Pho Vietnam: Soda Sua Hot Ga – The Bite
THE BITE: In our core mission statement, The Bite agreed to try out all sorts of foods. “If it’s edible, we’ll take a bite,” we boldy declared. Well, we may need to refine that statement a bit. What Ned meant when he wrote that was, “I’ll get that sucker Robert to eat this horrible disgusting stuff.”
It must have been the heat, or maybe it was his whining, but today I gave in. We haven’t traveled into the land of the bizarre and strange lately, but our publisher has been pushing me to try Soda Sua Hot Ga from one of the local Vietnamese restaurants for a long while.
After our last time trying something “exotic,” when Ned purchased canned roasted eel for my enjoyment, I wasn’t really ready to succumb to his latest plot. “He’s not seeking ‘good’ food,” I thought. “Just something disgusting.” He was foiled in his attempt last time as eel was a fairly common food during my youthful days in Long Island. Today, he was foiled again. Or was he?
Soda Sua Hot Ga is Vietnamese for “soda with yolk and condensed milk.”
“It’s got a yolk in it Robert. Try it,” Ned prodded me.
Frankly, the thought of drinking raw egg yolk didn’t bother me at all. As a child, my mother often “fortified” milkshakes with raw eggs. It made you strong, she would tell me. Then, back in 1976, Sylvester Stallone immortalized the drinking of raw eggs in the original Rocky movie. Hey, if Rocky could do it, so could I. I guess mom was right.
Googling this drink, I discovered that some folks have a theory that the egg yolk is “cooked” when combined with the sweetened condensed milk. I don’t buy that. It’s still raw egg to me. I’m a bit intrigued by the idea of this drink, though.
As I order the Soda Sua Hot Ga ($2.50), my only real concern is that it would contain the tapioca balls found often in the bubble teas so popular with the kids these days. I hate those slimy tapioca balls.
My other concern is the smirk on the waiter’s face and the conspiratorial wink Ned exchanged with him as I ordered. Now I was worried. What was I getting myself into?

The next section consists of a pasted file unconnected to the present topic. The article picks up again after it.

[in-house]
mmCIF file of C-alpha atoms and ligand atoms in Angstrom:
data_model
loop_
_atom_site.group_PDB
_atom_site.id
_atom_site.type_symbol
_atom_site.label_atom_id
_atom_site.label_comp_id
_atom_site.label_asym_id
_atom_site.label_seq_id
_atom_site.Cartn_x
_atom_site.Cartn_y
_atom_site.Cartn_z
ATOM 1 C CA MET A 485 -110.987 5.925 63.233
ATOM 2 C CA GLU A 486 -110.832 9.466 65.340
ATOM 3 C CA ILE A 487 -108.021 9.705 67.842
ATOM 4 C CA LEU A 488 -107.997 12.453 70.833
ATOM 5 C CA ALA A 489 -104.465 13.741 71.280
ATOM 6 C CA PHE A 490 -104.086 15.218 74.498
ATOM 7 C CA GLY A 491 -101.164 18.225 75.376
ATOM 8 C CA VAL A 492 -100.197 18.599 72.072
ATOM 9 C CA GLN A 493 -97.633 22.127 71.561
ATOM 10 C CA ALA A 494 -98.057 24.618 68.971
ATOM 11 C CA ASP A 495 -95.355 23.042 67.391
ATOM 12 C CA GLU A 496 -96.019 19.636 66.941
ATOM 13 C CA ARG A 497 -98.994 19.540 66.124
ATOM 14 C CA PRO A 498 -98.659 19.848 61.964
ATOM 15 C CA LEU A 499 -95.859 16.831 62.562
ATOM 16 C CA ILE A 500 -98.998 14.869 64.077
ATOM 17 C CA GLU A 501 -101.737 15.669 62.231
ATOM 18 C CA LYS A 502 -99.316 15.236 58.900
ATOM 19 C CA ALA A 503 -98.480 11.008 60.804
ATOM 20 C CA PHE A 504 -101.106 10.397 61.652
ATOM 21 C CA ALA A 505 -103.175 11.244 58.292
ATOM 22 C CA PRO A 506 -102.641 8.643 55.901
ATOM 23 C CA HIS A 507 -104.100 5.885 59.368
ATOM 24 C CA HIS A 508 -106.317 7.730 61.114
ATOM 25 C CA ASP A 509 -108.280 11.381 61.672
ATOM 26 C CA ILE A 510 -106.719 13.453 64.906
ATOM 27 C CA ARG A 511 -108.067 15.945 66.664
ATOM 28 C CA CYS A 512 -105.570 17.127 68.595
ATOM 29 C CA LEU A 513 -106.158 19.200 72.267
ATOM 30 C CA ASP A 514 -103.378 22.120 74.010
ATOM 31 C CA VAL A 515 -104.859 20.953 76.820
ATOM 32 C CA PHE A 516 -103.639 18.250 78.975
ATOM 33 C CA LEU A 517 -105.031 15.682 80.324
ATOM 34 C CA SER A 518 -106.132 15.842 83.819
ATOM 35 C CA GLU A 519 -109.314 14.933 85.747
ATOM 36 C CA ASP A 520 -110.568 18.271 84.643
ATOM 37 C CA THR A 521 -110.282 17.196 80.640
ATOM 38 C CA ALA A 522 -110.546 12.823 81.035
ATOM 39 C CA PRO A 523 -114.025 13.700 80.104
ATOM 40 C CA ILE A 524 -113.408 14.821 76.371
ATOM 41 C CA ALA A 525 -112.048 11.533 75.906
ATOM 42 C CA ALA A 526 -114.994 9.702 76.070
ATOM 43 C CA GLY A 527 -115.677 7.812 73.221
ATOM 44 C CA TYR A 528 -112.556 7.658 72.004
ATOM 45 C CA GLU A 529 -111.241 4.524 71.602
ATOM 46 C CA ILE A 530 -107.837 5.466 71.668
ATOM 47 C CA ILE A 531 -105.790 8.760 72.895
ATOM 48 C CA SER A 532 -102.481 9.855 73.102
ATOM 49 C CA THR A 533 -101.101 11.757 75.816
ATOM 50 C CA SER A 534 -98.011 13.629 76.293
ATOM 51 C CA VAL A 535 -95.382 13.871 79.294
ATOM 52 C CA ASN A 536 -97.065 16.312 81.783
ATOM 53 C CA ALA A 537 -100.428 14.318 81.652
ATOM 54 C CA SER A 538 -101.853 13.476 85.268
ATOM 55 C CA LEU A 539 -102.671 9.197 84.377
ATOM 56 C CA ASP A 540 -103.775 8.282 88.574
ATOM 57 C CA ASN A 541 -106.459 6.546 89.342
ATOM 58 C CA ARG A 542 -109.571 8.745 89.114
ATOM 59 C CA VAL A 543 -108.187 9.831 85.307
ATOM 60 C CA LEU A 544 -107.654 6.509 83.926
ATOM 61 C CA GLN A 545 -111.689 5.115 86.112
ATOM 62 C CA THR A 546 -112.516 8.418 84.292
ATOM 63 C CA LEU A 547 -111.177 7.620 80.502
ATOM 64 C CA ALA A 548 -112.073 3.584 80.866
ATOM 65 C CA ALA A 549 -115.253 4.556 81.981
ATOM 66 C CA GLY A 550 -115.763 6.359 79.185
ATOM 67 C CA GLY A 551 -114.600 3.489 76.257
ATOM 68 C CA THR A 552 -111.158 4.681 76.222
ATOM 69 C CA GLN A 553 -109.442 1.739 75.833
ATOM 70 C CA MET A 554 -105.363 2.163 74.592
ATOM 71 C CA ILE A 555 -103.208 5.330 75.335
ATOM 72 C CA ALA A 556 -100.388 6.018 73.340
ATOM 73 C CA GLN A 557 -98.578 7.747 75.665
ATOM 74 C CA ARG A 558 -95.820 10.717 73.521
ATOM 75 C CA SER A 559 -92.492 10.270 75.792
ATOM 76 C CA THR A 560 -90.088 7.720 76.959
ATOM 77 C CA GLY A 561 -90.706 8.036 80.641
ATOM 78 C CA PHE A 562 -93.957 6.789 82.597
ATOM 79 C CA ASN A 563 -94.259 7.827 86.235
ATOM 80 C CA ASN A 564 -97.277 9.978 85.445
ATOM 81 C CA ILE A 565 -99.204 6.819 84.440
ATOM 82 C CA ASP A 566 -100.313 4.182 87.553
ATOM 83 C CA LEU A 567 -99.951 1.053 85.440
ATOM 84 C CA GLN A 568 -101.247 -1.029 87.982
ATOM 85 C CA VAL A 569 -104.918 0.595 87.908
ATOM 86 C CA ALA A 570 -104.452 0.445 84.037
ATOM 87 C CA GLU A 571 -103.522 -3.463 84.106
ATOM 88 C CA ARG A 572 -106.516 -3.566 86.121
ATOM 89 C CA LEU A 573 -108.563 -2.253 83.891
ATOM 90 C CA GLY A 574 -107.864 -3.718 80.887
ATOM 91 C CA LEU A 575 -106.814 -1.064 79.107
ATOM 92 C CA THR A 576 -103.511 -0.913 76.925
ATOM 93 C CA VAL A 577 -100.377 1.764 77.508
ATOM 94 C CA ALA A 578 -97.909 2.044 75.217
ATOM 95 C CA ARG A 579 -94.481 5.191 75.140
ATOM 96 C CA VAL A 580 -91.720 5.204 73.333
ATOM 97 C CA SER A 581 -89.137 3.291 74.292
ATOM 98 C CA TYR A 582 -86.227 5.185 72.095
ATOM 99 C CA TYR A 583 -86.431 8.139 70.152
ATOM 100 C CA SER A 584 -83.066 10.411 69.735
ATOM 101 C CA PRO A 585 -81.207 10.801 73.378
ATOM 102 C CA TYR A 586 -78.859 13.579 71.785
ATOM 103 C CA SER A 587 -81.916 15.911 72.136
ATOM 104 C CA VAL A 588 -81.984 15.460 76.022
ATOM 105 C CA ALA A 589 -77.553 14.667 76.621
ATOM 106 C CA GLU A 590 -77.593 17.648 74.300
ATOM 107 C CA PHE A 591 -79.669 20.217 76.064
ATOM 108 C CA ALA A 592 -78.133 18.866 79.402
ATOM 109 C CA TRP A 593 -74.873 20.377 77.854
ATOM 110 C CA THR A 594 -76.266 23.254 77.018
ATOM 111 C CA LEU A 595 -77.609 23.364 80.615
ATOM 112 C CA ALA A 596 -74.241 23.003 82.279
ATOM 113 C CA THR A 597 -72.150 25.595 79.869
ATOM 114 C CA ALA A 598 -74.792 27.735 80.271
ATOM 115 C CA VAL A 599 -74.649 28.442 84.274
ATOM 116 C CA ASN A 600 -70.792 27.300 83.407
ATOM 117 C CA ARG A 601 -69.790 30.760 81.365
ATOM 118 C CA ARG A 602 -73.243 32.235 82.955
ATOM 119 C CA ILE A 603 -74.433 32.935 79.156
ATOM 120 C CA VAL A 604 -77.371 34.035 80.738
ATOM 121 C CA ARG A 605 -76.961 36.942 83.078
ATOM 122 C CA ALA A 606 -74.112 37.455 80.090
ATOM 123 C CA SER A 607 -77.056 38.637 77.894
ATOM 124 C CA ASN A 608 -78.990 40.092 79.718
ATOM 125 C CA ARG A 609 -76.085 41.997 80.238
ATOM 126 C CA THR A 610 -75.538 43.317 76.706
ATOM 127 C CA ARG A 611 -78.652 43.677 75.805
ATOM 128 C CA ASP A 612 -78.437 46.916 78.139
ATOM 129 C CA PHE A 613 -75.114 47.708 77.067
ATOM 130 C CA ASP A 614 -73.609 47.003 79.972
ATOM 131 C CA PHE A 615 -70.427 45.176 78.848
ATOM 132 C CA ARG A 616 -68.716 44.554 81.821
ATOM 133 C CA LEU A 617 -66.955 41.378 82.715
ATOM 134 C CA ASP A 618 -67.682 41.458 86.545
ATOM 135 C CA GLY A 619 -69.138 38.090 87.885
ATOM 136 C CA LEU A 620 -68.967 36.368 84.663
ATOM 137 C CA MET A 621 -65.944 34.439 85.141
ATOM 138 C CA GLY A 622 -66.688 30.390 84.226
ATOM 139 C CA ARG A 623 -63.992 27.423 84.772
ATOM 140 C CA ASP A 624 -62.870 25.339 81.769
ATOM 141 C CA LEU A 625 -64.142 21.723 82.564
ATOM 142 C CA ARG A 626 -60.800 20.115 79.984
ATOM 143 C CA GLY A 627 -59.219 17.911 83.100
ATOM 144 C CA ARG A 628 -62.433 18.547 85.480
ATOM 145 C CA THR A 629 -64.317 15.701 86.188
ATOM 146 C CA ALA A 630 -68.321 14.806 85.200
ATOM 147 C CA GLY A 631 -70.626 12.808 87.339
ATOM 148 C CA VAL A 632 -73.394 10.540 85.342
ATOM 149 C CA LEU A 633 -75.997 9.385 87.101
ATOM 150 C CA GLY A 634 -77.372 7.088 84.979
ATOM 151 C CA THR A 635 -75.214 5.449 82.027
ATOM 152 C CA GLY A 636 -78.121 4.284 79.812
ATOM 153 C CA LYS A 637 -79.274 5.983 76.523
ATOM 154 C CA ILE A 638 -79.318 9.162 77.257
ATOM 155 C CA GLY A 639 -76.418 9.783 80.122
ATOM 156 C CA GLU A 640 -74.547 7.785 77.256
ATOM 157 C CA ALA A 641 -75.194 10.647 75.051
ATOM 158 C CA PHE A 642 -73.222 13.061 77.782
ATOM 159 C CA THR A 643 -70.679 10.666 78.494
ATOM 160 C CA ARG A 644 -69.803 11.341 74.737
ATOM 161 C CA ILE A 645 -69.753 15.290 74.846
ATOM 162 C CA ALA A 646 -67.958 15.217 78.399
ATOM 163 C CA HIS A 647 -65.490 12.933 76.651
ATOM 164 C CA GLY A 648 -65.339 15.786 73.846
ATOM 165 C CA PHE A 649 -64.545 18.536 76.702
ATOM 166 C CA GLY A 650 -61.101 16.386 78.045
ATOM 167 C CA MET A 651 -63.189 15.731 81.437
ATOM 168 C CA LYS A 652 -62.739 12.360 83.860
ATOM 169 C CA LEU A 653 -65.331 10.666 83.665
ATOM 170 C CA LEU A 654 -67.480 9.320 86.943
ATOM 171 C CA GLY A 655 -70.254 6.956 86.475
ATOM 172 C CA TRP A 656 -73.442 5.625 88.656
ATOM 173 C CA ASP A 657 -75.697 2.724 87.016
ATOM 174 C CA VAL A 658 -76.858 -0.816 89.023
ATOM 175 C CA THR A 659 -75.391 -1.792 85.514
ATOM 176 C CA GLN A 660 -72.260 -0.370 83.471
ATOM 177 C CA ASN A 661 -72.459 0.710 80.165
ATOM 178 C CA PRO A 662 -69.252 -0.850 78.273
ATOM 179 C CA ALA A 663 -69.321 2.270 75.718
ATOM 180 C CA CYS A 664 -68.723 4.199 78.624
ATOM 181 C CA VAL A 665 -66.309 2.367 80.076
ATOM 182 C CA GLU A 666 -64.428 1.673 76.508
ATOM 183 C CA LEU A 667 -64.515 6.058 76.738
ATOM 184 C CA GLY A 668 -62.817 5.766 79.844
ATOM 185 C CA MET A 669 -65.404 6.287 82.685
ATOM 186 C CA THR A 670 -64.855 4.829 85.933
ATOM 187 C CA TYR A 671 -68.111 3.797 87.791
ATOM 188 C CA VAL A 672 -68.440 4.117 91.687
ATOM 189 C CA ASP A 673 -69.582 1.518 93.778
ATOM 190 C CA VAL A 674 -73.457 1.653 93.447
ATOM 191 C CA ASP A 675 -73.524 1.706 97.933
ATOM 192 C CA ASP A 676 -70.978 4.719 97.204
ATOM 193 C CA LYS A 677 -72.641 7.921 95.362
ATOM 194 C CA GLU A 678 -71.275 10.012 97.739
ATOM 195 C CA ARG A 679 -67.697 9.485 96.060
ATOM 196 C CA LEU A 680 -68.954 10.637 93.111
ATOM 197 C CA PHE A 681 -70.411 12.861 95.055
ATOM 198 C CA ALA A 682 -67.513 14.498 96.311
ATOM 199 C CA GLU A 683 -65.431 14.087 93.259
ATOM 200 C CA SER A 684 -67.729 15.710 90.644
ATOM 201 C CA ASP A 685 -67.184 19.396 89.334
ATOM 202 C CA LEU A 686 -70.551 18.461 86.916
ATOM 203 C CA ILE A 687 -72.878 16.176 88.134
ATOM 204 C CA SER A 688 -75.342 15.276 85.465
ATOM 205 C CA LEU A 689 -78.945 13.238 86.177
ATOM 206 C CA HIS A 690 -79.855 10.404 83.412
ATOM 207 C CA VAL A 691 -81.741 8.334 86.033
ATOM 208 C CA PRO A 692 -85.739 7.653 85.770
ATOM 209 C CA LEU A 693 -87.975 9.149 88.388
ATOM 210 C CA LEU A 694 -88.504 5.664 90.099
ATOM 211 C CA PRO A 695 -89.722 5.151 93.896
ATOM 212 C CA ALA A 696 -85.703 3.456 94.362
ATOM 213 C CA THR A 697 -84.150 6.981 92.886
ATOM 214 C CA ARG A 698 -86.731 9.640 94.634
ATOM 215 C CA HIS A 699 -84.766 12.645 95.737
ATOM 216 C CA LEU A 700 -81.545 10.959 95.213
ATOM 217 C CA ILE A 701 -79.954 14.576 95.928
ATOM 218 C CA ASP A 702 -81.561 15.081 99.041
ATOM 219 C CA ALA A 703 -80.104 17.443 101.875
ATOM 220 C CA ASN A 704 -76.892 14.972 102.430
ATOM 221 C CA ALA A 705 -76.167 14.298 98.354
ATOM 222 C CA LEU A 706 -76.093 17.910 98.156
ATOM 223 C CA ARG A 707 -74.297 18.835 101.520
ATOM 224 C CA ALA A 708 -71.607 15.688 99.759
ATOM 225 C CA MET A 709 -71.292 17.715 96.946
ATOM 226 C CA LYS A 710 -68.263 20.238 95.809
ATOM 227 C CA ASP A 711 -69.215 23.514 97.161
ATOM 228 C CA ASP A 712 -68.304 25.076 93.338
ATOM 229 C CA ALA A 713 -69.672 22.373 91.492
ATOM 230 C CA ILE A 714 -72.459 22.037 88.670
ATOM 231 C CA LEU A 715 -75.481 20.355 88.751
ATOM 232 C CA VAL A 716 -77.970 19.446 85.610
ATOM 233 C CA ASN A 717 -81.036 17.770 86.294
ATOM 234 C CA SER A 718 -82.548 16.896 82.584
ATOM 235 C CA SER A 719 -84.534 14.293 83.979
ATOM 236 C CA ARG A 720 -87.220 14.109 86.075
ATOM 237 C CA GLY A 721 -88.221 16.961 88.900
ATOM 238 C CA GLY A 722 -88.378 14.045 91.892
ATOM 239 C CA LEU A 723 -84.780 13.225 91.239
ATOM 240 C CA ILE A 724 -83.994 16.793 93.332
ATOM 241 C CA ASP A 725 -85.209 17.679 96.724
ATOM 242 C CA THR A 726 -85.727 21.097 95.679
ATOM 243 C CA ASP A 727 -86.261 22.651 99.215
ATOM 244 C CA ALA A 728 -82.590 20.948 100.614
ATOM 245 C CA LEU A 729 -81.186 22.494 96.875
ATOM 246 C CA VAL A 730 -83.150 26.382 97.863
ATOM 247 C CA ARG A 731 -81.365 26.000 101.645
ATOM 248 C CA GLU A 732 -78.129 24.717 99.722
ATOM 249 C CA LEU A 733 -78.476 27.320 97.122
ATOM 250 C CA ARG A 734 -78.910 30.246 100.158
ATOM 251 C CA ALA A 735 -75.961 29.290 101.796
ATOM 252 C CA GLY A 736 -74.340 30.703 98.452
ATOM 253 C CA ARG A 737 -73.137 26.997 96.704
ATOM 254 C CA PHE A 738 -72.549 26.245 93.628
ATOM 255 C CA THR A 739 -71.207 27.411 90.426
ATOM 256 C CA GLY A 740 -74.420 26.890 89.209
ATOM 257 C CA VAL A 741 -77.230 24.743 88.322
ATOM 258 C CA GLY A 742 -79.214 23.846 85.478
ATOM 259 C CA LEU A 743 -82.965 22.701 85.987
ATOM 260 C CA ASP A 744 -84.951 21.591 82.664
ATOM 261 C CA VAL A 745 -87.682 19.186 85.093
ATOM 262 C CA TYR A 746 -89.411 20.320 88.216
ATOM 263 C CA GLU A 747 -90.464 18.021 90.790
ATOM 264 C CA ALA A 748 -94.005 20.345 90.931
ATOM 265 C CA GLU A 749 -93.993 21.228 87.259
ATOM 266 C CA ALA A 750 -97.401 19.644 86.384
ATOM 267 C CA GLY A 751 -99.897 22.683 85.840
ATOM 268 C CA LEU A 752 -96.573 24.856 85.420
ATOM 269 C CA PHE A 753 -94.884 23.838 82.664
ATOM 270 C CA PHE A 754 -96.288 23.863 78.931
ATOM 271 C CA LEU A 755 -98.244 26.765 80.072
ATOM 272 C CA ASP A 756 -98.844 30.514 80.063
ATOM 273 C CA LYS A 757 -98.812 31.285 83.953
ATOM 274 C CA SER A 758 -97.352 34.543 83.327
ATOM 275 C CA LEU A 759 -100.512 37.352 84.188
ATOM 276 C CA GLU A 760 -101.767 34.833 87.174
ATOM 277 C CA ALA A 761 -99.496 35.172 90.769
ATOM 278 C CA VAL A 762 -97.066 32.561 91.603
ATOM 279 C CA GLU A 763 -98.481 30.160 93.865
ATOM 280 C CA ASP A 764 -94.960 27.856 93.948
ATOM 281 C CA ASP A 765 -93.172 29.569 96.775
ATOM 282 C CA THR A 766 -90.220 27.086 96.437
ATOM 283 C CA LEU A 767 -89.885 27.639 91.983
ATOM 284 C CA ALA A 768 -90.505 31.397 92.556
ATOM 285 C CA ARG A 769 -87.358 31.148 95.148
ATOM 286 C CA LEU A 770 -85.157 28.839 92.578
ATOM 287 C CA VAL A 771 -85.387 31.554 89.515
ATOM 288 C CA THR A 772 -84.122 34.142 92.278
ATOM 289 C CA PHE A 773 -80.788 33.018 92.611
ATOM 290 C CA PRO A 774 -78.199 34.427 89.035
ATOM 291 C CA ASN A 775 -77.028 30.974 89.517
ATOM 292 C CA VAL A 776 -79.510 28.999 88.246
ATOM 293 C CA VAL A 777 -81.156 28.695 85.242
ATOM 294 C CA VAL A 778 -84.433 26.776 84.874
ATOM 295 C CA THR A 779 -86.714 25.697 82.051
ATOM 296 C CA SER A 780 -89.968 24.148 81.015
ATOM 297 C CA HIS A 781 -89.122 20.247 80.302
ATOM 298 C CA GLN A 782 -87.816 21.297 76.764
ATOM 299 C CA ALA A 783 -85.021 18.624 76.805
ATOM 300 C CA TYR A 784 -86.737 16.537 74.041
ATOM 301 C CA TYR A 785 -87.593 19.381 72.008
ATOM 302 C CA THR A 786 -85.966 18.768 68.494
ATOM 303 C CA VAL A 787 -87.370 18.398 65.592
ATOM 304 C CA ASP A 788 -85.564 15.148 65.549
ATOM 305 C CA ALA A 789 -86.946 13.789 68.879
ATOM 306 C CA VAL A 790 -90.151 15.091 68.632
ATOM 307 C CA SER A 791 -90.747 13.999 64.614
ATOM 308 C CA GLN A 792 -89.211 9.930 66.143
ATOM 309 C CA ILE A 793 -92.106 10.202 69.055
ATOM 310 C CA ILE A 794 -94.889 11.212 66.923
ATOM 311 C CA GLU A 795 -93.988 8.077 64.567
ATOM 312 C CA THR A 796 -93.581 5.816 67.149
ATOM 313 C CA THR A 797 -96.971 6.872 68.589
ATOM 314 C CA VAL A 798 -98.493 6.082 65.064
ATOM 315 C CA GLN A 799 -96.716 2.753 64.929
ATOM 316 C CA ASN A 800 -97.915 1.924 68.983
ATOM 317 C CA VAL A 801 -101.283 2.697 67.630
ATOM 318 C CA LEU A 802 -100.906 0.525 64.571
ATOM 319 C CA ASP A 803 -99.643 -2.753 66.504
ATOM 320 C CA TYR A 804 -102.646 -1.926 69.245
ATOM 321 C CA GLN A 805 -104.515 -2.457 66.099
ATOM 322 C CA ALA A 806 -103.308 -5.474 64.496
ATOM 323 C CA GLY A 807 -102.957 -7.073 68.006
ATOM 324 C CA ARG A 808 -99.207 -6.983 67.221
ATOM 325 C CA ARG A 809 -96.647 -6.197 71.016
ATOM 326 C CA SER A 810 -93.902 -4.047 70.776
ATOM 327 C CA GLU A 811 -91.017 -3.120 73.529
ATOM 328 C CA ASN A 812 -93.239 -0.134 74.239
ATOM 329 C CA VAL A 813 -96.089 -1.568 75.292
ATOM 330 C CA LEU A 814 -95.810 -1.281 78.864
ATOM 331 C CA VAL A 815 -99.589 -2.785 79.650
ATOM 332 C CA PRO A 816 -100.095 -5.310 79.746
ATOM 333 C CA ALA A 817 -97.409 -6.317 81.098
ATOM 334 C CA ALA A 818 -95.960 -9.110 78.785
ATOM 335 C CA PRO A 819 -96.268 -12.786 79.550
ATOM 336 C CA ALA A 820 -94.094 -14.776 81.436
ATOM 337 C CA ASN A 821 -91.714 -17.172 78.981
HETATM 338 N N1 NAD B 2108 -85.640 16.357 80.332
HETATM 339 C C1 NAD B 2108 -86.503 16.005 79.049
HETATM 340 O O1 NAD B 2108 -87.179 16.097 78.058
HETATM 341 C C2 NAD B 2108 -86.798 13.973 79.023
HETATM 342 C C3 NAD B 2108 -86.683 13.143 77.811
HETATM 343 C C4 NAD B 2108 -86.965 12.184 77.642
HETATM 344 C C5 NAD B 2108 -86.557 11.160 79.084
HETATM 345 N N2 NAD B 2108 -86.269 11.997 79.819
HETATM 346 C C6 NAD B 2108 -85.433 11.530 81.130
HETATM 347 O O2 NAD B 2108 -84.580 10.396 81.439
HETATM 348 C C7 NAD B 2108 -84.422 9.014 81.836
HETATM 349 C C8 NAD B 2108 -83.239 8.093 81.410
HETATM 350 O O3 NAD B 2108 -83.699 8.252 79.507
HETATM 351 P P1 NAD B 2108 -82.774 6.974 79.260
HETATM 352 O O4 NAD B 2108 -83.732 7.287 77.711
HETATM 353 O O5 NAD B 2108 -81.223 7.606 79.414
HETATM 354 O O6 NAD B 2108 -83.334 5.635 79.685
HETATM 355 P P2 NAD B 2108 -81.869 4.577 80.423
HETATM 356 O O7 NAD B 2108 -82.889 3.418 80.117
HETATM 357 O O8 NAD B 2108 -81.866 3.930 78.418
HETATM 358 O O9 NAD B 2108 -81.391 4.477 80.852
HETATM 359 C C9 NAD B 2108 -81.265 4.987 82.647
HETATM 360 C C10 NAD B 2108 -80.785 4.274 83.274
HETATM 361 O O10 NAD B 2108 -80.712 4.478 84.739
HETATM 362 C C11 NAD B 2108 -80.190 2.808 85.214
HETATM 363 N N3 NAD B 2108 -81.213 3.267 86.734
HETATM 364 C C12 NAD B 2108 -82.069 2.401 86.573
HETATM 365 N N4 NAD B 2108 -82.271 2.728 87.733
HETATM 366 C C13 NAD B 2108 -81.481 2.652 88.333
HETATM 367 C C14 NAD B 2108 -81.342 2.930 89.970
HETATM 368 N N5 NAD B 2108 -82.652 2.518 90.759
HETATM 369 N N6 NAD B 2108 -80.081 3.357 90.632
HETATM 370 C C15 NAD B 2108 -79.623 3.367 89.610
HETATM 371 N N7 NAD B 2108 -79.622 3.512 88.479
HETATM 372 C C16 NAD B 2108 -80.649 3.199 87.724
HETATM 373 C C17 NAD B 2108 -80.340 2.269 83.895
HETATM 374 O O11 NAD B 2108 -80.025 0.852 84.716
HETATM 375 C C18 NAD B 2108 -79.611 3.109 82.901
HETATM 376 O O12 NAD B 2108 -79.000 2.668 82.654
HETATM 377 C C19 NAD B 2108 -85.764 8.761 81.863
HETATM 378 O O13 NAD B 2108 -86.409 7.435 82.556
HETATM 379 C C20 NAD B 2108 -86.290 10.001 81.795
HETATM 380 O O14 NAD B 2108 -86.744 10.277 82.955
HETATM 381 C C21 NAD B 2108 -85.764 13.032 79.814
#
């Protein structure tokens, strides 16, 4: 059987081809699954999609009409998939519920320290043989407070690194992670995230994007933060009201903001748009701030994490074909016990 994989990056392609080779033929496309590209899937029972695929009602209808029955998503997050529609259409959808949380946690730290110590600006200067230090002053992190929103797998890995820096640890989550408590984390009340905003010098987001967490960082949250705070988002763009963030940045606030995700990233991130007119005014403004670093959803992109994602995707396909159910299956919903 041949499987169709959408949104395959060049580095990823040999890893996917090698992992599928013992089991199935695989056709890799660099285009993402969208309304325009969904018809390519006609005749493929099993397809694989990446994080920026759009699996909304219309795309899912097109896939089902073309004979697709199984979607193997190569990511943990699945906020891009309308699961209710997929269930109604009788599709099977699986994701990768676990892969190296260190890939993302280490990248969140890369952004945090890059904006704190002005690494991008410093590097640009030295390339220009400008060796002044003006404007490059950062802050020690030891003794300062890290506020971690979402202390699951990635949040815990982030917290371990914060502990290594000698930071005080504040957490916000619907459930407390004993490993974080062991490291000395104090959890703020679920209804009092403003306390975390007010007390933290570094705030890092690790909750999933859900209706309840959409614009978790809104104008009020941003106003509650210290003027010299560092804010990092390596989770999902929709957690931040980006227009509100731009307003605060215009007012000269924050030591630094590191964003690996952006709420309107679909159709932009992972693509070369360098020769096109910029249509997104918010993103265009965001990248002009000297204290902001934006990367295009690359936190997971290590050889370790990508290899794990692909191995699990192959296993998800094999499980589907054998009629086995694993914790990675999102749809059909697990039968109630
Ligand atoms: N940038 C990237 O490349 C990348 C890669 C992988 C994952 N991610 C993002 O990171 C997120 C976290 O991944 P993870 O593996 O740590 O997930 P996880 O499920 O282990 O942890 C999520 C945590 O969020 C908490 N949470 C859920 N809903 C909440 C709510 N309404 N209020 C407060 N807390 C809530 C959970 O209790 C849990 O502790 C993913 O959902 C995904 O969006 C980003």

The waitress brought over a 16-ounce plastic cup filled with a yellowish white liquid, topped with ice. Where the ice met the liquid, the color of the drink changed to a more golden, shall I say yolk-like, color. I took the lid off and looked into the drink. It looked like a thinned out version of buttermilk over ice. It also appeared to be flat. The carbonation wasn’t evident at all on first glance.
Some people refer to this drink as “bird’s nest drink.” I could see that. The golden top interweaved with ice of the otherwise white drink could resemble a bird’s nest if I was tripping. Should I have been?
It’s hard to put a finger on the exact taste and texture of this drink. It’s a bit of a cross between a milk shake and an egg cream. The carbonation levels are very similar to an egg cream, but the Soda Sua Hot Ga is much thicker. But, it’s not as thick or satisfying as a milk shake.
Taking a sip, I was really surprised. The carbonation was there, so was the taste of the egg yolk. What really intrigued me was the soda. I couldn’t put my finger on it. Was this made from ginger ale? (It wasn’t) Was it made from seltzer? (It was – Seagram’s brand to be exact.) It’s also made with Parrot brand sweetened condensed milk. I verified all these ingredients on the way out.
The flavor of the Soda Sua Hot Ga is very hard to pinpoint. I would have sworn it had some ginger in the mix and was a bit disappointed to discover that it didn’t. I’ve used condensed milk in other recipes and never experienced the ginger flavor. Was my mind inserting flavors that it thought I’d find in a Vietnamese drink? I don’t know.
I enjoyed this drink, but I don’t know if I’d seek it out again as I think it played havoc with my intestinal tract all evening and into the next morning. I guess mom’s invocation about drinking raw eggs making me strong doesn’t hold true in middle age. Now, it just makes me poop.
Pho Vietnam, 1243 Avenue U, (718) 998 2858.
The Bite is Sheepshead Bites’ weekly column where we explore the foodstuffs of Sheepshead Bay. Each week we check out a different offering from one of the many restaurants, delis, food carts, bakeries, butchers, fish mongers, or grocers in our neighborhood. If it’s edible, we’ll take a bite.
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